‘Accountable Independence’ of the European Central Bank: Seeing the Logics of Transparency

Published date01 March 2017
Date01 March 2017
Accountable Independenceof the European
Central Bank: Seeing the Logics of
Deirdre Curtin*
Abstract: The European Central Bank (ECB) emergedfrom the nancial crisi s not only as
the institutional winnerbutalsoasthemostcentraland powerfulsupranation al
institution of our times. This article challenges the so-called accountable independenceof
the ECB across the range of tasks it carries ou t. Citizens seethe ECB today especially
for its role in promoting austerity and its involvement as part of the troika and otherwise
in the economicdecision making of troubledMember States. Far from ECB monetarypolicy
heraldinga new democratic model , the ECB today suffers from a clear decit in democracy.
In between the grandiose concept of ECB independenceand the more performative ECB
accountabilitylies transparency. Across the range of ECB pr actices there is a need to take
the related concepts of transparencyand of (democratic) accountabilitymore seriously,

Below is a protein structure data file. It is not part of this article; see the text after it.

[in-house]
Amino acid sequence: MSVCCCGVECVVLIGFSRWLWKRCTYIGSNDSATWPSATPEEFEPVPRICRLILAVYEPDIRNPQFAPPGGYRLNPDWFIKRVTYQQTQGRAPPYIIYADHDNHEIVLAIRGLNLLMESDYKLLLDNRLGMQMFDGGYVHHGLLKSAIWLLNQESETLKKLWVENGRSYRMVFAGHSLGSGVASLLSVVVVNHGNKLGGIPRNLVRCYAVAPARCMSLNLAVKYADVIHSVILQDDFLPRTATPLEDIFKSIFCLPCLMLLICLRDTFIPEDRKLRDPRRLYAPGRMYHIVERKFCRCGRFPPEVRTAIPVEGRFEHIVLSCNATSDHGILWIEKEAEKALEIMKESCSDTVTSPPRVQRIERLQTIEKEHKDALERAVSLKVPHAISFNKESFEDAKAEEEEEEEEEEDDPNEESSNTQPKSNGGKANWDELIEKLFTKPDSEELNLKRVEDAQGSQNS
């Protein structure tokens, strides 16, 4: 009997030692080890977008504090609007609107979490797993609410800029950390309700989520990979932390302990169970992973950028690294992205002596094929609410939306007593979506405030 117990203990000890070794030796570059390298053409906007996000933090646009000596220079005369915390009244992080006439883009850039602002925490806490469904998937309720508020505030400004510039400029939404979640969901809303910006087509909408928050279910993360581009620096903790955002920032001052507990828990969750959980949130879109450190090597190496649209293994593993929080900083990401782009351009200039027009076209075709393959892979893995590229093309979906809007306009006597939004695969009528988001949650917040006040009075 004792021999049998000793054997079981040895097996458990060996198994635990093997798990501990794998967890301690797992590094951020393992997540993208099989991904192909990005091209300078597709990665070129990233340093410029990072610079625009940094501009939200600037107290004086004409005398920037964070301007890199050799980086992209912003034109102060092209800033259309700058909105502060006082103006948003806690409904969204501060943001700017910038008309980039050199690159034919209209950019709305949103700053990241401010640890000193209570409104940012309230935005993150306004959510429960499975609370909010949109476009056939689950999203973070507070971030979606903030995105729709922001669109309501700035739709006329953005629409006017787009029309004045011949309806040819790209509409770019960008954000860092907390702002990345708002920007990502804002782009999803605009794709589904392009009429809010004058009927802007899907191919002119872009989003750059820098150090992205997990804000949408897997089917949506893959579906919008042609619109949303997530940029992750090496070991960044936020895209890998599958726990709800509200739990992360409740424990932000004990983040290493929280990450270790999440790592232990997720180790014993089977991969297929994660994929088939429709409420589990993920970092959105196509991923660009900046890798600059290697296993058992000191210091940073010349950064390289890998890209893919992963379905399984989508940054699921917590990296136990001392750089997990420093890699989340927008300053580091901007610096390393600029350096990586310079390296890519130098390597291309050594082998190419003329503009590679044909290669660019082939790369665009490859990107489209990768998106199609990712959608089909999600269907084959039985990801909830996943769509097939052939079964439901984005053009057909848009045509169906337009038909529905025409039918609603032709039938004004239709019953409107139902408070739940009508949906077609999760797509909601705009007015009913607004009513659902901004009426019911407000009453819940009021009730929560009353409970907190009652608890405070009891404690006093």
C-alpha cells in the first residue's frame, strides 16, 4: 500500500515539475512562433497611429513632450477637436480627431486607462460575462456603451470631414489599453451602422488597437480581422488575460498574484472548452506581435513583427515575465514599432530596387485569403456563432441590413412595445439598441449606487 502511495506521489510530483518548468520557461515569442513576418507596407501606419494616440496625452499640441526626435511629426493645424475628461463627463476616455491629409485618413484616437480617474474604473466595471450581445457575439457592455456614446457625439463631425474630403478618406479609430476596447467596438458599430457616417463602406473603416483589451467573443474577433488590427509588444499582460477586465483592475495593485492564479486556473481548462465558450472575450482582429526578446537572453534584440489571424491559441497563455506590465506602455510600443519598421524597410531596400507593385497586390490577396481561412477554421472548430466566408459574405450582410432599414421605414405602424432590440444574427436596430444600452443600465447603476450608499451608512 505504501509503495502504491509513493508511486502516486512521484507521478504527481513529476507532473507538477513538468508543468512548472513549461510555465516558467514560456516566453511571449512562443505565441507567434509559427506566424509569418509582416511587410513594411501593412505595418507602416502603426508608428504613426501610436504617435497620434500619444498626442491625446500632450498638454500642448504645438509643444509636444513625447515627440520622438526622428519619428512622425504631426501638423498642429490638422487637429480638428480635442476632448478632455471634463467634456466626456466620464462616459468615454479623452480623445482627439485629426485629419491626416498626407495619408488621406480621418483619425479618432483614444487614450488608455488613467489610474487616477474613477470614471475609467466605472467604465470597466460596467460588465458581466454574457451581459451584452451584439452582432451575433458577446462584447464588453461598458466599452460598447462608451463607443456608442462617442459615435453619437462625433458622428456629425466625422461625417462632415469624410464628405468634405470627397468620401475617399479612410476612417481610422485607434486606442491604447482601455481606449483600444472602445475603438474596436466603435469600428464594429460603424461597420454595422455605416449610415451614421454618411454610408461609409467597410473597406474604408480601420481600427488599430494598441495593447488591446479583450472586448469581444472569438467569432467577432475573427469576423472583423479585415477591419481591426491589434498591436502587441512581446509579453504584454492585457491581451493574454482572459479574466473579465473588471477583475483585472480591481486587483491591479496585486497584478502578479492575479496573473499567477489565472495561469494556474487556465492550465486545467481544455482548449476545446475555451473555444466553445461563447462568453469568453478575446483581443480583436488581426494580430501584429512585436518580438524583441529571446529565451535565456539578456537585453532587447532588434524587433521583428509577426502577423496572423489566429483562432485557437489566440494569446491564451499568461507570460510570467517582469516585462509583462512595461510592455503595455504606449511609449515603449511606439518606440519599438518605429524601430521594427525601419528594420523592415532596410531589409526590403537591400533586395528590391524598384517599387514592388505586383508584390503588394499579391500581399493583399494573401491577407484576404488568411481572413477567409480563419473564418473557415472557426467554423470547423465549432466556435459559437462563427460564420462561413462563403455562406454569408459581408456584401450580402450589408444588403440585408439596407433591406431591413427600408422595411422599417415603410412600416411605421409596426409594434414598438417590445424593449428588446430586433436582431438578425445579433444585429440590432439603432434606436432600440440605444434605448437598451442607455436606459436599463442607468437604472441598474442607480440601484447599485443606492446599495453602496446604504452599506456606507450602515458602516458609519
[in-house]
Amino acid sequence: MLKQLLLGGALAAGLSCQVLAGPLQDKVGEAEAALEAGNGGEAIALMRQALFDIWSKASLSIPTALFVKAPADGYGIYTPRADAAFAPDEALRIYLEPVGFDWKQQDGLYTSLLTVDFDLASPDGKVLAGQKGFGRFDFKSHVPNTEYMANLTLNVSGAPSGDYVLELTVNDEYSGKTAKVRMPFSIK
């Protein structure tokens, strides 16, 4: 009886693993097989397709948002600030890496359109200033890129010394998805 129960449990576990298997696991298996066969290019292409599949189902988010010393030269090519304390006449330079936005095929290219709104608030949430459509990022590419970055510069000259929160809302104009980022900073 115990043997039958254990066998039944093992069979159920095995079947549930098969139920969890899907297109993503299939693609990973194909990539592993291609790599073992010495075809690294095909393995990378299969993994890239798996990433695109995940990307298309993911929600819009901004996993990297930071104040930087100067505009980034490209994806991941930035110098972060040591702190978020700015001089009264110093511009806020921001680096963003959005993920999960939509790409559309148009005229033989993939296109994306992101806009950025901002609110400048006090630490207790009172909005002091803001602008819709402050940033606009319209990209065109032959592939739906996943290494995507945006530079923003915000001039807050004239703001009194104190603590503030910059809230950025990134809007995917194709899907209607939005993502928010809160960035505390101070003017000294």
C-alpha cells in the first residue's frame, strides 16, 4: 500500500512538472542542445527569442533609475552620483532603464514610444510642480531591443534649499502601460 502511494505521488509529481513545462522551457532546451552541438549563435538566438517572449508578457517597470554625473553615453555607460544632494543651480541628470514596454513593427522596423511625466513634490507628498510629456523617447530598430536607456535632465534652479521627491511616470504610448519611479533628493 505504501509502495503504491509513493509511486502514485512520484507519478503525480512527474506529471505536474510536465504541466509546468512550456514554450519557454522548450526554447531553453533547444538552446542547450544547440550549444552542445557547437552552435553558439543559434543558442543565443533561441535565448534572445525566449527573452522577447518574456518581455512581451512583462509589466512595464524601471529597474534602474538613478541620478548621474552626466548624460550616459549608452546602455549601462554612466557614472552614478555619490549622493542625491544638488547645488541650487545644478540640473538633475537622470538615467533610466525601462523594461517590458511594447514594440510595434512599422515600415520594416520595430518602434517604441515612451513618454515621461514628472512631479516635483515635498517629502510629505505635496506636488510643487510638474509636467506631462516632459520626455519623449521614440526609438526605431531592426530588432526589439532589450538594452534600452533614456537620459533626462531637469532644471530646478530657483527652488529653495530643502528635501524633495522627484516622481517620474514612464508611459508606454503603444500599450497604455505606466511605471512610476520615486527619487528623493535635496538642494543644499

both in conceptual terms and in their relationship to one another.
I Introduction
Seeingthe European Central Bank ( ECB), a notoriously secret ive and defensive
institution, is not only a matter of newspaper reports, press conferences, formal powers
and evolving practices, institutional and otherwise. It also crucially depends, for analysis,
on the public availability of information.On the outside (much) more is known aboutthe
ECB and its operations th an was previously the case . This is due to a combination of
leaked information, parliamentaryenquiries, Ombudsman activityand court cases. There
are clear legal limits however. The ECB itse lf is, moreover, not only passively se en by
others but also activel y expresses voice through i ts own words. Those words may be
expressed in its annual rep orts, in speeches made by its P resident or members of its
Executive Board (publicly and to parliaments), in interviews or speeches by members of
its Governing Committee (largely Presidents of national central banks). The discretion it
enjoys over what to relea se, when and how is reinforced in the Treaty and in its own
* Professor of European Law,European University Institute, Florence.Part of the research enabling thisarticle
was carriedout while a Fellowat the Wissenschaftskollegin Berlin (20142015). A series of interviewswere held
at the ECB in Frankfurtduring 2015 andI amgrateful to the ECB and its servicesfor the information provided